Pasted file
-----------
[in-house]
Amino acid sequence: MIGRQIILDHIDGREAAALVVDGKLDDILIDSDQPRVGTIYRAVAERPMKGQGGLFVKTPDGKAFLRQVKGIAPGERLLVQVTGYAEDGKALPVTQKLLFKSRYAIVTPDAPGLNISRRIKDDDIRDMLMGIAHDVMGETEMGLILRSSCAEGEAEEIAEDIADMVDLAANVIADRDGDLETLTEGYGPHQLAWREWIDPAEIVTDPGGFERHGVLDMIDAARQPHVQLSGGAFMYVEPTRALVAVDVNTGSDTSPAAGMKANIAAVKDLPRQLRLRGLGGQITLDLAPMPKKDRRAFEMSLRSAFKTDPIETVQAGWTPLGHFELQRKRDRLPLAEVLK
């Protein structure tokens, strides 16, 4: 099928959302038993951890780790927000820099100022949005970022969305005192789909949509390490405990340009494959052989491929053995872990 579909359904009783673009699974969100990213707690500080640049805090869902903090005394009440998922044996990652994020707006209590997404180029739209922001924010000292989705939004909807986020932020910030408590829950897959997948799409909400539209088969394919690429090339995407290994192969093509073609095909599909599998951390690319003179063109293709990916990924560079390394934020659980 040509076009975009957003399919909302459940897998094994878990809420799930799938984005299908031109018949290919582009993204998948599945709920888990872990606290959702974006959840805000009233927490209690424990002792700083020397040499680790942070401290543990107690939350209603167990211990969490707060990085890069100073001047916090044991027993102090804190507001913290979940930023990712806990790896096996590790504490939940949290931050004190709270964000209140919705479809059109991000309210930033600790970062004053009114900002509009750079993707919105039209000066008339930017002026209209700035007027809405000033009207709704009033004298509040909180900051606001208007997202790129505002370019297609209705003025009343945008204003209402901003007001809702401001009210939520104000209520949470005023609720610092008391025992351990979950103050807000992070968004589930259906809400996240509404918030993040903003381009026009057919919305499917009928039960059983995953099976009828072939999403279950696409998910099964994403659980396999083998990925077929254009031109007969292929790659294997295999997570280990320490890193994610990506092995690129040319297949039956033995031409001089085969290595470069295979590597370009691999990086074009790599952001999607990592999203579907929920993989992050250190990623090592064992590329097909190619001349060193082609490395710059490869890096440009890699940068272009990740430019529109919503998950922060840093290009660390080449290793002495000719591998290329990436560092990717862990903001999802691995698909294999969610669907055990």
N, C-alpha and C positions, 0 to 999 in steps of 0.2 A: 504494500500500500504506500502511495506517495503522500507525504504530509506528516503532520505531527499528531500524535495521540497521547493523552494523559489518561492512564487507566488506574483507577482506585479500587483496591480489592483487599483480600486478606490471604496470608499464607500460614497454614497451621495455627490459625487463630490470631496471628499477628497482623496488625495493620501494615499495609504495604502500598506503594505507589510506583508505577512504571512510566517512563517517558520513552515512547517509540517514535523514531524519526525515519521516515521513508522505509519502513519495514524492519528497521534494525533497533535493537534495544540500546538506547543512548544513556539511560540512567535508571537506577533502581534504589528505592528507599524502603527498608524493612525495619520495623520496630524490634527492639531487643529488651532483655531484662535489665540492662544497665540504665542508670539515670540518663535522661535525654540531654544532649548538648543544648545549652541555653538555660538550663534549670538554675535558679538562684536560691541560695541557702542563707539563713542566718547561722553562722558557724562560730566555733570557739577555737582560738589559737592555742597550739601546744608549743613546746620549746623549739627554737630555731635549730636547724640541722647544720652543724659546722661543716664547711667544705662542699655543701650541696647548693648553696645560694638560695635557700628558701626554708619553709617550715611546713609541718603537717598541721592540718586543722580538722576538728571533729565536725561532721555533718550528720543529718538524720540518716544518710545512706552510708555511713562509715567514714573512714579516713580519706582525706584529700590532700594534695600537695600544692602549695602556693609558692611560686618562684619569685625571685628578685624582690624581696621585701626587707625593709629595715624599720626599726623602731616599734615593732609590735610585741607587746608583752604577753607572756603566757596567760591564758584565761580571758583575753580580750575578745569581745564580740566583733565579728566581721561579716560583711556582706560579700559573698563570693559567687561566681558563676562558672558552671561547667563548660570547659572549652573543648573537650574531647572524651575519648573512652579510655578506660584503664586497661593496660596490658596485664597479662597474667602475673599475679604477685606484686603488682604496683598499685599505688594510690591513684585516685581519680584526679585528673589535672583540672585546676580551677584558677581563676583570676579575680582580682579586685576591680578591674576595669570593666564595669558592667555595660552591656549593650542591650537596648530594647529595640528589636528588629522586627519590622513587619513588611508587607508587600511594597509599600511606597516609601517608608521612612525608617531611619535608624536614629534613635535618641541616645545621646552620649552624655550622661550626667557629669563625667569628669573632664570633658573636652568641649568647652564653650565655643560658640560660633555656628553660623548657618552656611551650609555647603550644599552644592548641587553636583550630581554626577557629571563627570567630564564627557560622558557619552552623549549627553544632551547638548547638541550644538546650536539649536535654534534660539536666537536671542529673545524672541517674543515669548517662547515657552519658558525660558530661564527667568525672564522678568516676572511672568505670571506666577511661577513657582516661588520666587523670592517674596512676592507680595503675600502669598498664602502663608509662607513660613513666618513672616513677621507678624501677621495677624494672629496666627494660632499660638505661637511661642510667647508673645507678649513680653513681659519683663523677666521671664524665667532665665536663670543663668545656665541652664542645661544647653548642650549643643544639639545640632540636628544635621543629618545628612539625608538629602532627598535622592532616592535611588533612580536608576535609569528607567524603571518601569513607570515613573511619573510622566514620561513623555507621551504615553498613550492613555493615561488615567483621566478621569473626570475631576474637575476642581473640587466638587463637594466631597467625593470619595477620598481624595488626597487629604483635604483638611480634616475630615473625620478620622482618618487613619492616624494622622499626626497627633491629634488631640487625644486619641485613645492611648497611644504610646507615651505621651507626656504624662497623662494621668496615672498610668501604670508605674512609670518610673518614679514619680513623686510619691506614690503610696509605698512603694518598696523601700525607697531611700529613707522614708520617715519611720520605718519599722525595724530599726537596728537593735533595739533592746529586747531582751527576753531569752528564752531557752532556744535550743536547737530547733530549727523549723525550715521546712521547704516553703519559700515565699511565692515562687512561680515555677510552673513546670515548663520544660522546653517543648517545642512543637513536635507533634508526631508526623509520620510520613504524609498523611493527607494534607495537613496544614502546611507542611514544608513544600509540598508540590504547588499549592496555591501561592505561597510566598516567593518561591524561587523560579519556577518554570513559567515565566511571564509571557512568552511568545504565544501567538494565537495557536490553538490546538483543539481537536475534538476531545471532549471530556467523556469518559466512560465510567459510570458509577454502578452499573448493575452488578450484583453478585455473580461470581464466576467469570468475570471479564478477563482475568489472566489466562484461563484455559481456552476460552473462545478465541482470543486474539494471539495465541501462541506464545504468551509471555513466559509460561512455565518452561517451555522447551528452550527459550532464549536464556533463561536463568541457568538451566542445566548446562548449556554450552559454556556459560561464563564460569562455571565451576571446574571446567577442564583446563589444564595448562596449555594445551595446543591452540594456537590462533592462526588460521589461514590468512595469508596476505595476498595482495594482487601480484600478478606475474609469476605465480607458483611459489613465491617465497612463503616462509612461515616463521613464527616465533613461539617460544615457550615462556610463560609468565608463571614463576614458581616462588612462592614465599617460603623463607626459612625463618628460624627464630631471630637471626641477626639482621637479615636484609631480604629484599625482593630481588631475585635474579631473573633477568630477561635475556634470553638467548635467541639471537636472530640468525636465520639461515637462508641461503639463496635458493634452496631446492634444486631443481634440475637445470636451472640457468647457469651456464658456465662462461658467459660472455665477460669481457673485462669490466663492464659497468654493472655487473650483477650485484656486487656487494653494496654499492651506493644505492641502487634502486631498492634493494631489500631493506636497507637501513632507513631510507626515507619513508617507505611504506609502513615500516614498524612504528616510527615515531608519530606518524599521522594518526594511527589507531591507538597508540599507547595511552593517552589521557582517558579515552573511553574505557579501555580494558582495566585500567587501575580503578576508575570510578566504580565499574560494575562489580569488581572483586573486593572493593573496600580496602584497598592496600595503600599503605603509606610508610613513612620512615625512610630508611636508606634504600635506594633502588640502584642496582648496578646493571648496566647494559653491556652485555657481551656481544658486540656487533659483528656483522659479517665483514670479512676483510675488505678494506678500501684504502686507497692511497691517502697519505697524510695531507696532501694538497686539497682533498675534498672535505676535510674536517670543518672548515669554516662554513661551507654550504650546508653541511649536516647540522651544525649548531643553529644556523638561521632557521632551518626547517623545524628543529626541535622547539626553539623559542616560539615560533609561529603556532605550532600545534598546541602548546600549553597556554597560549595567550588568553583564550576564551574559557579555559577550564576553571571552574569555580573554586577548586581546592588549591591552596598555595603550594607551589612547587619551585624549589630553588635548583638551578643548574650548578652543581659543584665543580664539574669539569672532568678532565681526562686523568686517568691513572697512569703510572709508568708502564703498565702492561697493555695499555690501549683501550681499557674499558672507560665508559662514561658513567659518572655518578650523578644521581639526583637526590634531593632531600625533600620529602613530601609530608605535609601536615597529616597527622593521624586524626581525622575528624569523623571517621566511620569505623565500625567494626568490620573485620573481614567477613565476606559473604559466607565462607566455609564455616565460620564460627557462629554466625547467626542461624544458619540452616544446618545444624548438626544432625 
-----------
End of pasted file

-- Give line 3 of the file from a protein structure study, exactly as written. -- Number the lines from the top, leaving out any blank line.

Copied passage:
């Protein structure tokens, strides 16, 4: 099928959302038993951890780790927000820099100022949005970022969305005192789909949509390490405990340009494959052989491929053995872990 579909359904009783673009699974969100990213707690500080640049805090869902903090005394009440998922044996990652994020707006209590997404180029739209922001924010000292989705939004909807986020932020910030408590829950897959997948799409909400539209088969394919690429090339995407290994192969093509073609095909599909599998951390690319003179063109293709990916990924560079390394934020659980 040509076009975009957003399919909302459940897998094994878990809420799930799938984005299908031109018949290919582009993204998948599945709920888990872990606290959702974006959840805000009233927490209690424990002792700083020397040499680790942070401290543990107690939350209603167990211990969490707060990085890069100073001047916090044991027993102090804190507001913290979940930023990712806990790896096996590790504490939940949290931050004190709270964000209140919705479809059109991000309210930033600790970062004053009114900002509009750079993707919105039209000066008339930017002026209209700035007027809405000033009207709704009033004298509040909180900051606001208007997202790129505002370019297609209705003025009343945008204003209402901003007001809702401001009210939520104000209520949470005023609720610092008391025992351990979950103050807000992070968004589930259906809400996240509404918030993040903003381009026009057919919305499917009928039960059983995953099976009828072939999403279950696409998910099964994403659980396999083998990925077929254009031109007969292929790659294997295999997570280990320490890193994610990506092995690129040319297949039956033995031409001089085969290595470069295979590597370009691999990086074009790599952001999607990592999203579907929920993989992050250190990623090592064992590329097909190619001349060193082609490395710059490869890096440009890699940068272009990740430019529109919503998950922060840093290009660390080449290793002495000719591998290329990436560092990717862990903001999802691995698909294999969610669907055990």